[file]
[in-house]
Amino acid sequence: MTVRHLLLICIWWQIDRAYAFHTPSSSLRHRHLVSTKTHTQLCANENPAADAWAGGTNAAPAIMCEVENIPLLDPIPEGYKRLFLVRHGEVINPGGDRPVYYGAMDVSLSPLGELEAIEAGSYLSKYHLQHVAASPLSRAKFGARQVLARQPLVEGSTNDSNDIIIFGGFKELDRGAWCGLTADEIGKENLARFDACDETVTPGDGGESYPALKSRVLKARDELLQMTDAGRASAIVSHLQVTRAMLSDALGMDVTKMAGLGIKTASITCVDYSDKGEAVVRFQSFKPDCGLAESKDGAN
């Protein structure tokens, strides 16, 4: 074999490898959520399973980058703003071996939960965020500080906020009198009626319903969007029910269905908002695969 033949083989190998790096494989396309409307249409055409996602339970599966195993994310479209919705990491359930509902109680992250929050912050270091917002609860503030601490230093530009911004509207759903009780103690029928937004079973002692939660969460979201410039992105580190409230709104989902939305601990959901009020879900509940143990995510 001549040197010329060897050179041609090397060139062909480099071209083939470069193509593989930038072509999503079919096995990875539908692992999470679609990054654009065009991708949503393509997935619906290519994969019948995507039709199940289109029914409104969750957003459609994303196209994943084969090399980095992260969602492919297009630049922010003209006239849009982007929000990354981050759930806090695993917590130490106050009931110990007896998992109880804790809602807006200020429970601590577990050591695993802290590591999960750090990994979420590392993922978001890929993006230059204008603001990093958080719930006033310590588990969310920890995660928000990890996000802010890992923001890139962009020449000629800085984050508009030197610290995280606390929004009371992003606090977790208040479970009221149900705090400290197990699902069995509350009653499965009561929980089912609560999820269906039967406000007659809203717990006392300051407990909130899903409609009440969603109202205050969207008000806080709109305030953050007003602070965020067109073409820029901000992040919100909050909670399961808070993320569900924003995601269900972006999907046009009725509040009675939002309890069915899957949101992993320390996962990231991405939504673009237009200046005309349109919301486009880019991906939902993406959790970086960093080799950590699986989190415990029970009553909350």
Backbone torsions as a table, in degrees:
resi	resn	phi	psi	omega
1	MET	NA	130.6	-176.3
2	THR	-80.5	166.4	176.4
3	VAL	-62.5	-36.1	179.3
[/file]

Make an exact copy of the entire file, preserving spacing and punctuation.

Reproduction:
[in-house]
Amino acid sequence: MTVRHLLLICIWWQIDRAYAFHTPSSSLRHRHLVSTKTHTQLCANENPAADAWAGGTNAAPAIMCEVENIPLLDPIPEGYKRLFLVRHGEVINPGGDRPVYYGAMDVSLSPLGELEAIEAGSYLSKYHLQHVAASPLSRAKFGARQVLARQPLVEGSTNDSNDIIIFGGFKELDRGAWCGLTADEIGKENLARFDACDETVTPGDGGESYPALKSRVLKARDELLQMTDAGRASAIVSHLQVTRAMLSDALGMDVTKMAGLGIKTASITCVDYSDKGEAVVRFQSFKPDCGLAESKDGAN
């Protein structure tokens, strides 16, 4: 074999490898959520399973980058703003071996939960965020500080906020009198009626319903969007029910269905908002695969 033949083989190998790096494989396309409307249409055409996602339970599966195993994310479209919705990491359930509902109680992250929050912050270091917002609860503030601490230093530009911004509207759903009780103690029928937004079973002692939660969460979201410039992105580190409230709104989902939305601990959901009020879900509940143990995510 001549040197010329060897050179041609090397060139062909480099071209083939470069193509593989930038072509999503079919096995990875539908692992999470679609990054654009065009991708949503393509997935619906290519994969019948995507039709199940289109029914409104969750957003459609994303196209994943084969090399980095992260969602492919297009630049922010003209006239849009982007929000990354981050759930806090695993917590130490106050009931110990007896998992109880804790809602807006200020429970601590577990050591695993802290590591999960750090990994979420590392993922978001890929993006230059204008603001990093958080719930006033310590588990969310920890995660928000990890996000802010890992923001890139962009020449000629800085984050508009030197610290995280606390929004009371992003606090977790208040479970009221149900705090400290197990699902069995509350009653499965009561929980089912609560999820269906039967406000007659809203717990006392300051407990909130899903409609009440969603109202205050969207008000806080709109305030953050007003602070965020067109073409820029901000992040919100909050909670399961808070993320569900924003995601269900972006999907046009009725509040009675939002309890069915899957949101992993320390996962990231991405939504673009237009200046005309349109919301486009880019991906939902993406959790970086960093080799950590699986989190415990029970009553909350």
Backbone torsions as a table, in degrees:
resi	resn	phi	psi	omega
1	MET	NA	130.6	-176.3
2	THR	-80.5	166.4	176.4
3	VAL	-62.5	-36.1	179.3